A systematic introduction to the core professional skills needed to work effectively in a human service role, from understanding organisational dynamics, to developing advocacy skills and dealing with ethical challenges
Helping children, disabled people, the unemployed, the elderly or homeless people can be inspiring work. However you can only help other people effectively if you understand your role clearly and know how to navigate the organisation in which you work. Professional Practice in Human Service Organisations examines what it means to be a professional in human service work, and how to develop excellence in professional practice.
Making explicit what is often held as tacit knowledge in day to day practice, the authors explain the dynamics of human service organisations. They outline the challenges worker can face in caring for vulnerable people while at the same time fulfilling expectations of management and funding bodies. They explain the importance of understanding the complex networks of service delivery systems, including the role of information technology. They also examine how workers can maintain professional relations with clients, colleagues and other workers by developing skills in advocacy and in handling conflict, complaints and ethical dilemmas.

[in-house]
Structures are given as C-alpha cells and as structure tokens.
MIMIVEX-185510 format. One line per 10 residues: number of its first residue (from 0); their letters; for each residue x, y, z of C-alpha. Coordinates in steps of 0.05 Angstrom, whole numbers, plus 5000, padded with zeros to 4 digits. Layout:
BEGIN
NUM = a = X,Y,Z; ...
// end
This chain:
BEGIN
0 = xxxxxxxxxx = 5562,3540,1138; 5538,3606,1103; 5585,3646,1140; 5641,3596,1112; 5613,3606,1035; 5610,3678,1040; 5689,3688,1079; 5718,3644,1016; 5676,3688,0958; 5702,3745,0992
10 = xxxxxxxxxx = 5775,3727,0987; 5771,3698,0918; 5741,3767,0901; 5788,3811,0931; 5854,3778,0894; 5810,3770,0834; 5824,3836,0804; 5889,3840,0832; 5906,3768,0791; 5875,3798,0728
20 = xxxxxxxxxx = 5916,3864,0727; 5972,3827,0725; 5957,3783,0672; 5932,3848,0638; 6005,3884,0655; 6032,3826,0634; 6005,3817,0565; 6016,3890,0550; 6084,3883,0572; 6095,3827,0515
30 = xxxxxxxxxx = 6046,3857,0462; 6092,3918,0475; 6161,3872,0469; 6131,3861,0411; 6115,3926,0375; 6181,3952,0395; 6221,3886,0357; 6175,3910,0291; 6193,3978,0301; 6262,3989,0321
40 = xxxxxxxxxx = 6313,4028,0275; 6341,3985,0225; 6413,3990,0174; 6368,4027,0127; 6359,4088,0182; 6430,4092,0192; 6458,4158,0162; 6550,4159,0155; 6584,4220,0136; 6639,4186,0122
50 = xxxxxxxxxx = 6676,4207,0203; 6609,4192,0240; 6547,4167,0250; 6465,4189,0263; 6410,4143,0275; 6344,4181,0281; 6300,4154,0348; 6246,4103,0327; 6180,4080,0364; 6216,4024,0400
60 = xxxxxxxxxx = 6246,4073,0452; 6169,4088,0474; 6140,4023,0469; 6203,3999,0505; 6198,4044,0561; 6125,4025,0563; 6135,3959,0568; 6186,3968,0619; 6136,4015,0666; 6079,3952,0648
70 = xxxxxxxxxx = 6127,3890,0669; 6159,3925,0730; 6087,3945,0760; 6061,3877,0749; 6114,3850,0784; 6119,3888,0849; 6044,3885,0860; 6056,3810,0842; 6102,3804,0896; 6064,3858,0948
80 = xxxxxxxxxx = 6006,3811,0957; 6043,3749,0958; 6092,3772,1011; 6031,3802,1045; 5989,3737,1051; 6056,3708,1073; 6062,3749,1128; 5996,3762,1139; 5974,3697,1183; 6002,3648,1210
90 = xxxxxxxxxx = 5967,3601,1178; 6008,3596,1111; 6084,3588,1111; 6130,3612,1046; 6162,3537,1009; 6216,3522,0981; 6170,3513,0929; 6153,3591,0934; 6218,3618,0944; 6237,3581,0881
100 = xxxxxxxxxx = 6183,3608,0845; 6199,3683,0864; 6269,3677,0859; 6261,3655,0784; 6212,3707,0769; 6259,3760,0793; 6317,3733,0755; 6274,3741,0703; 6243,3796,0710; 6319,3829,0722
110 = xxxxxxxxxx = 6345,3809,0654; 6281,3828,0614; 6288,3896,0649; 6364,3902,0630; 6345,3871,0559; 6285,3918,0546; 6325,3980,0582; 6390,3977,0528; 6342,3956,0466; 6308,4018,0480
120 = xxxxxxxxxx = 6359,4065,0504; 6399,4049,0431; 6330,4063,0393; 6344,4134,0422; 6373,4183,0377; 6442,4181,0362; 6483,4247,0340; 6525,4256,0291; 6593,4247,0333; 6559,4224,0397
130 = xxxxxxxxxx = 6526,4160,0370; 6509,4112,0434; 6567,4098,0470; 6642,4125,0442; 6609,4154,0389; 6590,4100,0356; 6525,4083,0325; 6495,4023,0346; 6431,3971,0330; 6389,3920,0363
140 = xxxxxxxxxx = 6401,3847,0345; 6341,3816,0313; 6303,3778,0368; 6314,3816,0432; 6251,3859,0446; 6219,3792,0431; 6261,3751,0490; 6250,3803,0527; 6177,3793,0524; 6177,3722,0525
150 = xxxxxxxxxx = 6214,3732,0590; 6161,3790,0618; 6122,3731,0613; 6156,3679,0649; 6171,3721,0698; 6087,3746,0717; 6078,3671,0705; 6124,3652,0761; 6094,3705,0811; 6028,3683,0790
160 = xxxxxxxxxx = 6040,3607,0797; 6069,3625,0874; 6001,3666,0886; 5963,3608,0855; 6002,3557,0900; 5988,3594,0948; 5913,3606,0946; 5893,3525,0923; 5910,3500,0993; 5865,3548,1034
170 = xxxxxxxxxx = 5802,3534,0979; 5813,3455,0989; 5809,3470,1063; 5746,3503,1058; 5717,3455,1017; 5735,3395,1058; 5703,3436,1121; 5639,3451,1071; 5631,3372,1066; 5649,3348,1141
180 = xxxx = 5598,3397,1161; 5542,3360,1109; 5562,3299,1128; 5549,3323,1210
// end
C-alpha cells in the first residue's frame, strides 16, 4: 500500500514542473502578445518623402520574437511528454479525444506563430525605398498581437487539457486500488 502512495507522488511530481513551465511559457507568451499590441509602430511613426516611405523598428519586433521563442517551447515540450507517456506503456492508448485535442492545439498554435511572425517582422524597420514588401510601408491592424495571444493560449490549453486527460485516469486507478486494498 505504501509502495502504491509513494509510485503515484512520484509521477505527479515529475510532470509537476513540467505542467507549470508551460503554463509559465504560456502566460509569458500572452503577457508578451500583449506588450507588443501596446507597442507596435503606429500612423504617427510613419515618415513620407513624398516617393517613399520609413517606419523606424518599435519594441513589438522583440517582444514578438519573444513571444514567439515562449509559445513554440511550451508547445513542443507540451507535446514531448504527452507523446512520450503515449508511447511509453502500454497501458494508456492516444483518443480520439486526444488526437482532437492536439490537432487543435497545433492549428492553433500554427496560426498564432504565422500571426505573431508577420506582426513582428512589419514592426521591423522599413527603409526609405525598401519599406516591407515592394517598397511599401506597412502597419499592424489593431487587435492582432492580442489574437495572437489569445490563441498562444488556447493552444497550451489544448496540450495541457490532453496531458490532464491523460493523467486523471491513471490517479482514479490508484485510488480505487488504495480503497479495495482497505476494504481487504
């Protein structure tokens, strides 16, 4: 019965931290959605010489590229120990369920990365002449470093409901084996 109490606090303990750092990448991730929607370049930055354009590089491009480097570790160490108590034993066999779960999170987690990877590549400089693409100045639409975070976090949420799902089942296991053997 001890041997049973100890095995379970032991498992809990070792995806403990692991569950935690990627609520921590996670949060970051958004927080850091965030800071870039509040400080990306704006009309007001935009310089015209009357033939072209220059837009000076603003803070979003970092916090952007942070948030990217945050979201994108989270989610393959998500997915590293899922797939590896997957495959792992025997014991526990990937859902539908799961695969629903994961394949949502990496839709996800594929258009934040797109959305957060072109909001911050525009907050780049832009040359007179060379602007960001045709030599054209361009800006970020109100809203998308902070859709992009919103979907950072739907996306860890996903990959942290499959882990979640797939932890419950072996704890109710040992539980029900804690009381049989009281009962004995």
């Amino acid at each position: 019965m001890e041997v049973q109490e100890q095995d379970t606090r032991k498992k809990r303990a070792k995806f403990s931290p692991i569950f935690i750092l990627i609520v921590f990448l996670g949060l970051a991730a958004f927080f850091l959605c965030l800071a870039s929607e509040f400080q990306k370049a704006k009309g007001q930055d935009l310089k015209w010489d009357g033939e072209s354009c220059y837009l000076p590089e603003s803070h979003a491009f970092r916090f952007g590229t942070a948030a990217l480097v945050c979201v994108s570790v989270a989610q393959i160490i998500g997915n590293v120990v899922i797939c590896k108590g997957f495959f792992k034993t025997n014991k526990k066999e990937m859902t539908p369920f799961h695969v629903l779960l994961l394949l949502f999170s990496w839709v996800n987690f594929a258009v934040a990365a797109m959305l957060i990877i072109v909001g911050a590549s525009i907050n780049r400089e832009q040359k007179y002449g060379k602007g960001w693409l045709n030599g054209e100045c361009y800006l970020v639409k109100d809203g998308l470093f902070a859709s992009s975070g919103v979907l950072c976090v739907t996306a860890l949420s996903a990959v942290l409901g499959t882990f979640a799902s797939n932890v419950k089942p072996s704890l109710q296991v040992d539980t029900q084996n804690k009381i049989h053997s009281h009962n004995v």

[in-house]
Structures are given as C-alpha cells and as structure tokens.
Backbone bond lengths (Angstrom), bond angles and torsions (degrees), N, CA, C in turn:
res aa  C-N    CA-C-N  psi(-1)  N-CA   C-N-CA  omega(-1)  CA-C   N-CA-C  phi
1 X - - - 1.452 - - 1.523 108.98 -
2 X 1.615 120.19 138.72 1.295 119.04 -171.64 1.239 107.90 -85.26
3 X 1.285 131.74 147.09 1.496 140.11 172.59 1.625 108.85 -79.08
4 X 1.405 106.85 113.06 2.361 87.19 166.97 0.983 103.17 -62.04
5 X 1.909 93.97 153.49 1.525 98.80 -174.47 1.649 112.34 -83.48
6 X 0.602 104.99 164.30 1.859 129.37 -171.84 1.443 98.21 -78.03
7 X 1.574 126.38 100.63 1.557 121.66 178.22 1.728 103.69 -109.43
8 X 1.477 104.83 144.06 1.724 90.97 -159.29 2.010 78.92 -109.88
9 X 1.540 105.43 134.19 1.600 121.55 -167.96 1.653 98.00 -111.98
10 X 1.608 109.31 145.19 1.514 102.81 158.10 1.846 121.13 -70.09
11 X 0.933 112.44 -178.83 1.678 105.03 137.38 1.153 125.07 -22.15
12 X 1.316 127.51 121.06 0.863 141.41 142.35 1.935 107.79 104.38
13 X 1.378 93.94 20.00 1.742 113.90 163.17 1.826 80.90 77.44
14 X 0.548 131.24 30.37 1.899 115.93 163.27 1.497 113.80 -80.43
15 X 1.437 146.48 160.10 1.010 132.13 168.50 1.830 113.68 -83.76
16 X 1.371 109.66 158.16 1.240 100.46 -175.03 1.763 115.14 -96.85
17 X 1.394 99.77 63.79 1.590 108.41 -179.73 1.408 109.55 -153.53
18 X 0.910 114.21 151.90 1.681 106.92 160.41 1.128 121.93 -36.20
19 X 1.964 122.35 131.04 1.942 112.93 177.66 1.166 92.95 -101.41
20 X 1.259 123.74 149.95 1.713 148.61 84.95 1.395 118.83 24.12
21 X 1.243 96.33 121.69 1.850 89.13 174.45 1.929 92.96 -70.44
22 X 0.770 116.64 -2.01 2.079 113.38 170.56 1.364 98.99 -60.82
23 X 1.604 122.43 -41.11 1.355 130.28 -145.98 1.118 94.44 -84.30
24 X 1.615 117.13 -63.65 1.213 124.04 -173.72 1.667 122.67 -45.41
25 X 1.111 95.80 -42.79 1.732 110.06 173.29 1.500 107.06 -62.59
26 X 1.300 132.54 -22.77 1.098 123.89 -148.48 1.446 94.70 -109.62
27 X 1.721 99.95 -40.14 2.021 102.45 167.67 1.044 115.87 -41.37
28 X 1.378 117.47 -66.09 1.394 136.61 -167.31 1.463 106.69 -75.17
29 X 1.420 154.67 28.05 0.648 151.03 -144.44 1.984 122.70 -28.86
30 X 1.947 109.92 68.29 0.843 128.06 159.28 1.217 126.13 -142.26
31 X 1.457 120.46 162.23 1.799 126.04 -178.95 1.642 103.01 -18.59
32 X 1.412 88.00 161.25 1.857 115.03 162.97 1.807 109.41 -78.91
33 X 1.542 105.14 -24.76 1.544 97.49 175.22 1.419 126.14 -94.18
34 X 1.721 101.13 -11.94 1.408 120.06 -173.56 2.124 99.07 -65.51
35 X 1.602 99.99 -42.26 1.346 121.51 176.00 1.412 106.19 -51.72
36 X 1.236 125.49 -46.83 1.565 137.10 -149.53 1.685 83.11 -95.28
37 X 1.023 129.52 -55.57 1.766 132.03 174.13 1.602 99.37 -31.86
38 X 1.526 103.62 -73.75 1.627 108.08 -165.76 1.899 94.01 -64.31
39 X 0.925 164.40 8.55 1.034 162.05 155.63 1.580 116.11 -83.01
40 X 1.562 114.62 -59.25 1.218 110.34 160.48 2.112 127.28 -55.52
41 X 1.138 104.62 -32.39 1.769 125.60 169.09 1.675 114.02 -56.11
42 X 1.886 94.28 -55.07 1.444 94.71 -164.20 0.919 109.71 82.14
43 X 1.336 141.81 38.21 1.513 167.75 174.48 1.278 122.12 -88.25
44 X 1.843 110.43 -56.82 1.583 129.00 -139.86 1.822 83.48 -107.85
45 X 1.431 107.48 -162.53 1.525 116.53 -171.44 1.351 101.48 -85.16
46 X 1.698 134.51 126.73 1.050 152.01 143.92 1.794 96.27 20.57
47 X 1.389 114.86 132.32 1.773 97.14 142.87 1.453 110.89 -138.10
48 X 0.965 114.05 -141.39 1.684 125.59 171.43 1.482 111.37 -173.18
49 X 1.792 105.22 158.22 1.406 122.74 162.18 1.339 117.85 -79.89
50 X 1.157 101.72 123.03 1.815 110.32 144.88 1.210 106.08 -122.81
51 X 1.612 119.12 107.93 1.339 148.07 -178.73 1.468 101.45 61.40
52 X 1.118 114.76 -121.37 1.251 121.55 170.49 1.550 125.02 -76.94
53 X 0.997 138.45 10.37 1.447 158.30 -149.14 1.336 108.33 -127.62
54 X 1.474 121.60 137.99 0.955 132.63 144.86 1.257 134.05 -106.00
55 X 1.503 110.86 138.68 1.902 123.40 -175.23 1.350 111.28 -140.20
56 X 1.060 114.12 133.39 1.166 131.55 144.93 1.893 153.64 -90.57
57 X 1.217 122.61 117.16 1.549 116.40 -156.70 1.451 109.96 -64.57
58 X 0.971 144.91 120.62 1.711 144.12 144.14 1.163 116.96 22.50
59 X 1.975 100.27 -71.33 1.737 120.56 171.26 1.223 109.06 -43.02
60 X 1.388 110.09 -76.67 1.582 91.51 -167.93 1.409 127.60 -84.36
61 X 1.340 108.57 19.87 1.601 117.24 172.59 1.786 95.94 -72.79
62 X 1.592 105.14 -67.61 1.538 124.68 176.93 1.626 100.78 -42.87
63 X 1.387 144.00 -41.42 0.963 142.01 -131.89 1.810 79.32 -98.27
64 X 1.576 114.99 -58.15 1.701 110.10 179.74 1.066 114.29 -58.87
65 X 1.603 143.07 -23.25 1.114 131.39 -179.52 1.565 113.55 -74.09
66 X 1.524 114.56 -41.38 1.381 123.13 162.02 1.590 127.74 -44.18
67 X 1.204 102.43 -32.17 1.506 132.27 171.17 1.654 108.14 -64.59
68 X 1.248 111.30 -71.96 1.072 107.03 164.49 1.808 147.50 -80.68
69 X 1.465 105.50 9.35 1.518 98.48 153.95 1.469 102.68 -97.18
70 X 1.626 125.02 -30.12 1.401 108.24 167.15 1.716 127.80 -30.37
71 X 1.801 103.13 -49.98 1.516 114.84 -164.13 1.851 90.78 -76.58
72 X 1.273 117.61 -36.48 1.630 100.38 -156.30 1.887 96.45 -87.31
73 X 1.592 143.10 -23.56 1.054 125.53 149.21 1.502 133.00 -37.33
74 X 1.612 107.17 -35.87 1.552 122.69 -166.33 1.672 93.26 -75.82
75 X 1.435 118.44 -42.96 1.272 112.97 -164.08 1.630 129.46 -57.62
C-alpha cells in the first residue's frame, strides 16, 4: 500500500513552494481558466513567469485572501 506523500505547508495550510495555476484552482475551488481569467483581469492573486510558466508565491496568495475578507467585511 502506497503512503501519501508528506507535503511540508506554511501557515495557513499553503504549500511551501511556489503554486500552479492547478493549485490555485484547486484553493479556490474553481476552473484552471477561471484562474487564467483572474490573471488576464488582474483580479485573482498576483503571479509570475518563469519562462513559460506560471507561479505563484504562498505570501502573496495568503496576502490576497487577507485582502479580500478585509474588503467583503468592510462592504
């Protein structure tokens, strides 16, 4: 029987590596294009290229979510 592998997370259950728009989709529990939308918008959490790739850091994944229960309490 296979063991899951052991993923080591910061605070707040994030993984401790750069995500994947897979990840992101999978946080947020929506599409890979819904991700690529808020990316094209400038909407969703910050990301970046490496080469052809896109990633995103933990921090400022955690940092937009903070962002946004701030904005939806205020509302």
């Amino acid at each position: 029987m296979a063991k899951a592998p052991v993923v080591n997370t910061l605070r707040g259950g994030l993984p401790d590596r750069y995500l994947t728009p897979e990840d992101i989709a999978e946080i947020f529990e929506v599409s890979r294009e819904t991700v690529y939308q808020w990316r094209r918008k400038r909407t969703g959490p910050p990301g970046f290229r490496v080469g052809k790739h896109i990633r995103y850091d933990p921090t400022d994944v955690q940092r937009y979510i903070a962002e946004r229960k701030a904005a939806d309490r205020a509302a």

Professional Practice in Human Service Organisations is essential reading for practitioners new to roles in social work, community work, youth work and related fields.
Catherine McDonald is Professor, and Christine Craik, Linette Hawkins and Judy Williams all are lecturers in the Social Work program at RMIT University.